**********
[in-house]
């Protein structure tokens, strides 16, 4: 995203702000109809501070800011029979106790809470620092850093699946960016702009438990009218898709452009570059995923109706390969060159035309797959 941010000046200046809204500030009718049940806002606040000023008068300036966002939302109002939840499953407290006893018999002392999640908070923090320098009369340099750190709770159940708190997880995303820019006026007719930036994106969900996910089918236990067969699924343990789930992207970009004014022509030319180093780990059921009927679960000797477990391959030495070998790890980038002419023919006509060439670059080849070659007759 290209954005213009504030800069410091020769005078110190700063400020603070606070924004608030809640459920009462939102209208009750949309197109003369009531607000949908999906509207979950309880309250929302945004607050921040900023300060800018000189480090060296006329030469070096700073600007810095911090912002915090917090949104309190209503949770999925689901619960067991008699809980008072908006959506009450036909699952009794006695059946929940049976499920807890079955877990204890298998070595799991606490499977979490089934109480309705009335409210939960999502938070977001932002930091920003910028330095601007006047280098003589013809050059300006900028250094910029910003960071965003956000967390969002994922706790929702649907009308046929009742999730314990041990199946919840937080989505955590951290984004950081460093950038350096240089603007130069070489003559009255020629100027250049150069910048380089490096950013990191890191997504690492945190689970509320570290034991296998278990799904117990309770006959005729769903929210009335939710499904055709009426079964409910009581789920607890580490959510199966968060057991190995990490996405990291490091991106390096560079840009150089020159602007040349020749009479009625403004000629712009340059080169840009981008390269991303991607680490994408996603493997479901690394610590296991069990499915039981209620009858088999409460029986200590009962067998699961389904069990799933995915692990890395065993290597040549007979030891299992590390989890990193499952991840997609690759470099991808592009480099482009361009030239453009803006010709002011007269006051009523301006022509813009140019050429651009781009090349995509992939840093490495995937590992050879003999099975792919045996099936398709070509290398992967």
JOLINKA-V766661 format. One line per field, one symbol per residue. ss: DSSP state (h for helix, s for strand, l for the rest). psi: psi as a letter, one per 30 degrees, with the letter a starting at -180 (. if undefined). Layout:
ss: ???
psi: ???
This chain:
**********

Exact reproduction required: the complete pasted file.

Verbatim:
[in-house]
């Protein structure tokens, strides 16, 4: 995203702000109809501070800011029979106790809470620092850093699946960016702009438990009218898709452009570059995923109706390969060159035309797959 941010000046200046809204500030009718049940806002606040000023008068300036966002939302109002939840499953407290006893018999002392999640908070923090320098009369340099750190709770159940708190997880995303820019006026007719930036994106969900996910089918236990067969699924343990789930992207970009004014022509030319180093780990059921009927679960000797477990391959030495070998790890980038002419023919006509060439670059080849070659007759 290209954005213009504030800069410091020769005078110190700063400020603070606070924004608030809640459920009462939102209208009750949309197109003369009531607000949908999906509207979950309880309250929302945004607050921040900023300060800018000189480090060296006329030469070096700073600007810095911090912002915090917090949104309190209503949770999925689901619960067991008699809980008072908006959506009450036909699952009794006695059946929940049976499920807890079955877990204890298998070595799991606490499977979490089934109480309705009335409210939960999502938070977001932002930091920003910028330095601007006047280098003589013809050059300006900028250094910029910003960071965003956000967390969002994922706790929702649907009308046929009742999730314990041990199946919840937080989505955590951290984004950081460093950038350096240089603007130069070489003559009255020629100027250049150069910048380089490096950013990191890191997504690492945190689970509320570290034991296998278990799904117990309770006959005729769903929210009335939710499904055709009426079964409910009581789920607890580490959510199966968060057991190995990490996405990291490091991106390096560079840009150089020159602007040349020749009479009625403004000629712009340059080169840009981008390269991303991607680490994408996603493997479901690394610590296991069990499915039981209620009858088999409460029986200590009962067998699961389904069990799933995915692990890395065993290597040549007979030891299992590390989890990193499952991840997609690759470099991808592009480099482009361009030239453009803006010709002011007269006051009523301006022509813009140019050429651009781009090349995509992939840093490495995937590992050879003999099975792919045996099936398709070509290398992967």
JOLINKA-V766661 format. One line per field, one symbol per residue. ss: DSSP state (h for helix, s for strand, l for the rest). psi: psi as a letter, one per 30 degrees, with the letter a starting at -180 (. if undefined). Layout:
ss: ???
psi: ???
This chain: